Monday, December 18, 2006

The Lusty Men (1952)

Posted by Curt

The one thing I've always enjoyed about Nicholas Ray's movies are the completely unpredictable things that happen in them. Also, his films have a trait of being on the verge of losing control that always seems to pull me in further to the viewing experience of watching them. The Lusty Men is one of his finest films and also the best rodeo movie ever made imho.

Robert Mitchum plays an ex-rodeo star who no longer is a part of the riding circuit because of a severe injury to his leg after being thrown off a horse. Arthur Kennedy plays a novice cowboy who is new to the world of rodeo riding and he hears about the wonderful skills and talents of Robert Mitchum, so he hires him on as his mentor to teach him the tricks of the trade and to follow him around from one rodeo show to the next to keep him on course. Susan Hayward plays Kennedy's wife and she doesn't want him to get involved with the wild world of rodeo because of all the injuries that happen to the men who do this type of sport for a living. Nonetheless, Kennedy is all fired up about becoming a big time rodeo star and making tons of money, so that him and his wife can go back to Texas and buy a farm there and live a quiet life, once he's ready to retire from the sport. Once Kennedy gets trained in by Mitchum he joins the rodeo circuit and slowly makes his way up the ladder to becoming a star and big money winner in the world of rodeo riding.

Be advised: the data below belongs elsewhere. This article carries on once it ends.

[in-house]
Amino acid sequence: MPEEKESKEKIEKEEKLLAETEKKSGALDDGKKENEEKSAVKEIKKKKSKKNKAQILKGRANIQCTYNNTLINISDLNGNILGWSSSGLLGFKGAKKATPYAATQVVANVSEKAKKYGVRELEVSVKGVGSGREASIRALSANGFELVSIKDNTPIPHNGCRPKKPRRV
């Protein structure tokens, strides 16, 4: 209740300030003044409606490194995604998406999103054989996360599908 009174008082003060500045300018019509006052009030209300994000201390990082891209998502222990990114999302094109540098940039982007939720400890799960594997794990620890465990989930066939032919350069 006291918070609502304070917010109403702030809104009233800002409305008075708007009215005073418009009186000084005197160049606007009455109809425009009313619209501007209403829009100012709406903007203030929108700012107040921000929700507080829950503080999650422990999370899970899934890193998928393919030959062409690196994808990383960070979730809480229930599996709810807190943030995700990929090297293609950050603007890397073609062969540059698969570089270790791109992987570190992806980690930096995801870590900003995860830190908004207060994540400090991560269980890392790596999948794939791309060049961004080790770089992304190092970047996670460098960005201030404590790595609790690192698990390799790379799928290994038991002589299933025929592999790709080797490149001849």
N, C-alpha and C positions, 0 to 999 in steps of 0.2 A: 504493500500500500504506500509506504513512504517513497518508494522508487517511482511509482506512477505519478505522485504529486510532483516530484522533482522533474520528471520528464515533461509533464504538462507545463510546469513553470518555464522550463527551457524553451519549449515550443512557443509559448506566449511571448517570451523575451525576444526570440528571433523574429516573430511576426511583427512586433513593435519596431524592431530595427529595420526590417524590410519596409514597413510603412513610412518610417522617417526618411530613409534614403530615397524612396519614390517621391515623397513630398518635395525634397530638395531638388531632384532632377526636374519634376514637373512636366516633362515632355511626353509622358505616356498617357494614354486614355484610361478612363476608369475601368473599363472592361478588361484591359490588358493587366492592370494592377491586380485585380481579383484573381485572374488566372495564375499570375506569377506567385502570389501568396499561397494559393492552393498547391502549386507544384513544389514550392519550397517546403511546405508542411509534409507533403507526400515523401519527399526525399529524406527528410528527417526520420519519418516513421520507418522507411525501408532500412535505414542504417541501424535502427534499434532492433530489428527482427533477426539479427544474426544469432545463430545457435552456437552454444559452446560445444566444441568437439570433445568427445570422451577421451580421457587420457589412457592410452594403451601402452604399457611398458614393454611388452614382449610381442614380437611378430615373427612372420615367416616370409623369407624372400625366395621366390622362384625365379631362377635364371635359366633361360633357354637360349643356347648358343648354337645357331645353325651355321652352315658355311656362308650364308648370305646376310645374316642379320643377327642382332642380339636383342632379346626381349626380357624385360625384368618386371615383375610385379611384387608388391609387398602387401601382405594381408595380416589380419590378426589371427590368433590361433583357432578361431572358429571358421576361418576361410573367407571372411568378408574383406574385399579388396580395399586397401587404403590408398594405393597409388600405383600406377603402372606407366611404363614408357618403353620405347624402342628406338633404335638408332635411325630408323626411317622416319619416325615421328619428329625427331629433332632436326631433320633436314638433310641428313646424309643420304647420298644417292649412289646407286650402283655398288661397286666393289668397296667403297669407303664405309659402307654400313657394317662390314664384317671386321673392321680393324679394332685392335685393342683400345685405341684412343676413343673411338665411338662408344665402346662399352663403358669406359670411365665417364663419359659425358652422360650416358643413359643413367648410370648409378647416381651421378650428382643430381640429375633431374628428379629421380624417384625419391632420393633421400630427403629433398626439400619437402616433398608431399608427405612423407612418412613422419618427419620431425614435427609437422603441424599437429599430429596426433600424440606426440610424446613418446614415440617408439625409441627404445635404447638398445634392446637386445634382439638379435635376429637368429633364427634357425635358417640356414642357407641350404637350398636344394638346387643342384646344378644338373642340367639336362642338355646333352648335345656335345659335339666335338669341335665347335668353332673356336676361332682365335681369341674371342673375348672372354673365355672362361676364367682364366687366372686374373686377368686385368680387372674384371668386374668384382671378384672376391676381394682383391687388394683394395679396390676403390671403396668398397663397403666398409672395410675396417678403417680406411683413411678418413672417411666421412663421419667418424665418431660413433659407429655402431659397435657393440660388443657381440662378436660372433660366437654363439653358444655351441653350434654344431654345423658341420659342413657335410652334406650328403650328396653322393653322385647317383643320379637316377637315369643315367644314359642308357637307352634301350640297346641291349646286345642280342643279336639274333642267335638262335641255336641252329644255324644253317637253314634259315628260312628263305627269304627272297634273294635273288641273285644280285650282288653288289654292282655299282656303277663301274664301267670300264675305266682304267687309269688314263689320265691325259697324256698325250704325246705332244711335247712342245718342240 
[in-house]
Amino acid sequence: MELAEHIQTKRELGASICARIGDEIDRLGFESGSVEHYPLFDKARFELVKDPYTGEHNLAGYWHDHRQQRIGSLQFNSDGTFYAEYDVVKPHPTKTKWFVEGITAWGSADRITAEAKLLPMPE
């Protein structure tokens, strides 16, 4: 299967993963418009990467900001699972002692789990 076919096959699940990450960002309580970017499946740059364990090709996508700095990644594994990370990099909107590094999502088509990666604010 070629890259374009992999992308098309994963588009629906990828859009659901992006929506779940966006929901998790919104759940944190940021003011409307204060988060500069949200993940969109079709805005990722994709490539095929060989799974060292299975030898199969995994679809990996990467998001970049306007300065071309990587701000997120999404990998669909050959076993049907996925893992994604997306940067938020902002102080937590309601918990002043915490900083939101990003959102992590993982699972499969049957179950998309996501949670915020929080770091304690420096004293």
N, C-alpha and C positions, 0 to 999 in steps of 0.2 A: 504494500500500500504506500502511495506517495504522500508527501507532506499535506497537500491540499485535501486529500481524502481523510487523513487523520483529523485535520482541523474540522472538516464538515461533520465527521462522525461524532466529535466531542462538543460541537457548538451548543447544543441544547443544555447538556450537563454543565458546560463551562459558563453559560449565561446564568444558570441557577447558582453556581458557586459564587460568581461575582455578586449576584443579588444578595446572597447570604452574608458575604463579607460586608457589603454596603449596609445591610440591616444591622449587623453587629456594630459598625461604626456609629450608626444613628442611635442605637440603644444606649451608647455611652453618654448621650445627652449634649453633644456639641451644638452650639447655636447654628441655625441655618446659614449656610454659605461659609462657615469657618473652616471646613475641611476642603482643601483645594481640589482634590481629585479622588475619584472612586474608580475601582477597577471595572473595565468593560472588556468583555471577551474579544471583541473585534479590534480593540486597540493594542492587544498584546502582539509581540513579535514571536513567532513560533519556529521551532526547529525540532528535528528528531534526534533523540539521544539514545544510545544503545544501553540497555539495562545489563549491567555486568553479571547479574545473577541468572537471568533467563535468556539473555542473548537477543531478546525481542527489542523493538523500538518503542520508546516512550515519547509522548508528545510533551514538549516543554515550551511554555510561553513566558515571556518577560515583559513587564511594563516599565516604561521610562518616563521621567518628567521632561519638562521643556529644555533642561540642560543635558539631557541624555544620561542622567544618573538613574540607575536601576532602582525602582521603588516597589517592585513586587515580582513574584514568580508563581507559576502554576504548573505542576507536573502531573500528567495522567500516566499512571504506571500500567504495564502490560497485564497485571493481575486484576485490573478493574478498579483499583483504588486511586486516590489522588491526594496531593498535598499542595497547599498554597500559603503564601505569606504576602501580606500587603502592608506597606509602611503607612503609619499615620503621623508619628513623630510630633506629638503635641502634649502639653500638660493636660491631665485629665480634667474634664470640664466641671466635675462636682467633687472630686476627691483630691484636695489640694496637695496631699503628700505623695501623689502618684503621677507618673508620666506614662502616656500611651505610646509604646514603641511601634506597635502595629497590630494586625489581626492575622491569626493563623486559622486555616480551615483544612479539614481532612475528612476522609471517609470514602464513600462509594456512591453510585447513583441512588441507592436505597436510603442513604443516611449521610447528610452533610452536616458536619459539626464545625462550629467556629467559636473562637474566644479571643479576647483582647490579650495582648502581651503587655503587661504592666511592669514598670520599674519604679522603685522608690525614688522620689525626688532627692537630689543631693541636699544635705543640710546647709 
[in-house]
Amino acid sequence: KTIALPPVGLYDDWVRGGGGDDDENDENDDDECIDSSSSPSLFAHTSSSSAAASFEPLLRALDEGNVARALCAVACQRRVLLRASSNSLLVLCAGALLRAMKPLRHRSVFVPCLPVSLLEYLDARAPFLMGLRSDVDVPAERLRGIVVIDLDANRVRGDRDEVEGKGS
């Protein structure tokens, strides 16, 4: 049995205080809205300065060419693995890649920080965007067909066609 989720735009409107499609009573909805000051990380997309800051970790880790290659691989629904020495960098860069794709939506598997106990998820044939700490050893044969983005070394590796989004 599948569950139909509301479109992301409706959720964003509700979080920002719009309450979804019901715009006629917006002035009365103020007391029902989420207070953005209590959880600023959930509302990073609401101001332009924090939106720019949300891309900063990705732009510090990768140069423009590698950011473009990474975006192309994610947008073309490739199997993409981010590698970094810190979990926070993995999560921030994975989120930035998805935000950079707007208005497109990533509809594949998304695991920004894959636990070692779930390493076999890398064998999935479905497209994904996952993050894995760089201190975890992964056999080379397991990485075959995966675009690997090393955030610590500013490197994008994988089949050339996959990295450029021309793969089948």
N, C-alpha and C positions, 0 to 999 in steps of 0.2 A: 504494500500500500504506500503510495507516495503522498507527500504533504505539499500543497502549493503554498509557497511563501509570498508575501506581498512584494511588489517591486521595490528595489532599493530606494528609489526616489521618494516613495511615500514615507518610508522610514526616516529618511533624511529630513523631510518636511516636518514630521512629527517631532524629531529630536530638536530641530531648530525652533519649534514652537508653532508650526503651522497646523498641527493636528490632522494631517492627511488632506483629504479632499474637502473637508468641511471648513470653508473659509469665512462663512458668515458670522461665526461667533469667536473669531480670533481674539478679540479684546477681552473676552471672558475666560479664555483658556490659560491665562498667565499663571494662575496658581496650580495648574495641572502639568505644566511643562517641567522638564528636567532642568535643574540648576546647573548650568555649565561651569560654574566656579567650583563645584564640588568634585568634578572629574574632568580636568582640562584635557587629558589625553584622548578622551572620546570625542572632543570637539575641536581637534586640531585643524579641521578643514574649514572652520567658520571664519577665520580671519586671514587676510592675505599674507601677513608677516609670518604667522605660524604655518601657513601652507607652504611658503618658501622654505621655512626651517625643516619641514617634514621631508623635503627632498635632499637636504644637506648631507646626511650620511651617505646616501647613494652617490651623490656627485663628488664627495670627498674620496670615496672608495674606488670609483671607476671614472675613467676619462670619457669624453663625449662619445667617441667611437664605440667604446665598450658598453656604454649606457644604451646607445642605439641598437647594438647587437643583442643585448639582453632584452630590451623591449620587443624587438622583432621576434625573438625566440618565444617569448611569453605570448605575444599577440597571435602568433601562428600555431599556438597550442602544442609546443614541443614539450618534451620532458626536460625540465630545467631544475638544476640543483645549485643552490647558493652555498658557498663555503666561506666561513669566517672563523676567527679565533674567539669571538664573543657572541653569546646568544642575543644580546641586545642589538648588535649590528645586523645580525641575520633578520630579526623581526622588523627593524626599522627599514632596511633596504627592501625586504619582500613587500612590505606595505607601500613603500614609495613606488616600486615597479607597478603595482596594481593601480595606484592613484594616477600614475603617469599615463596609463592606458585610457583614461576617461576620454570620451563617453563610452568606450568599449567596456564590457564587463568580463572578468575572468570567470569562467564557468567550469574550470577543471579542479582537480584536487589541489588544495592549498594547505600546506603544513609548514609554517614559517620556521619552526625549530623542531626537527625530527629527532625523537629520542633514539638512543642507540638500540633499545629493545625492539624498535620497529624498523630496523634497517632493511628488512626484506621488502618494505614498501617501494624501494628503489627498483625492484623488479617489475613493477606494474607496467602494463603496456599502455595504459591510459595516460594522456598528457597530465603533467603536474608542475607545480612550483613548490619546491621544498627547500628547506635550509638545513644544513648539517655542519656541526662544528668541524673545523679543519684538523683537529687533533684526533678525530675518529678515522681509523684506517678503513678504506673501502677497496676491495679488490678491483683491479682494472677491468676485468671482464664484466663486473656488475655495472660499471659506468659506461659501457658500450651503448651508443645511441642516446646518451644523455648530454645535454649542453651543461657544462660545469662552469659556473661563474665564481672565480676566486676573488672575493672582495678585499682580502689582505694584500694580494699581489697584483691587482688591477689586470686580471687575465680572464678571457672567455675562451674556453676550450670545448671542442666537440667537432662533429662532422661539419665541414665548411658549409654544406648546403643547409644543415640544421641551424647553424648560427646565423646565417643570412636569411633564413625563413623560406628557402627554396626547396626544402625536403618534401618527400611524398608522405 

Before all this happens though, there's a beautiful and unique scene at the beginning of this film where Robert Mitchum returns to his boyhood home, a small ramshackle and rundown farm in Texas, where we see him get down and crawl underneath the house and he finds a toy six shooter gun that he left there when he was a small boy. Mitchum's parents are long passed away by now, and an old duffer who Mitchum is unfamiliar with owns the place now. The old man, played by Burt Mustin, thinks Mitchum is a thief or some kind of intruder, and he levels his rifle at him. Mitchum raises his hands and shows the old man the toy gun and relates to him why he showed up at this place. This is a very tender and delicate scene, kind of wistful but not in the least bit sentimental.

As I said before, this is one of Nick Ray's very best films, and even if you don't care for rodeo's, the story, acting, and directing are so well done, you can't help but get pulled into the viewing experience of watching it.


X-Evolutionist said...


I found your blog when doing a search on Carol Burnett. I was hoping to find a clip of her doing Norma Desmond on her show. Any way, I love old movies, including Film Noir, and I just want to say hi.

Nice blog!

Well, gotta go. I have Sunset Boulevard on my DVR.


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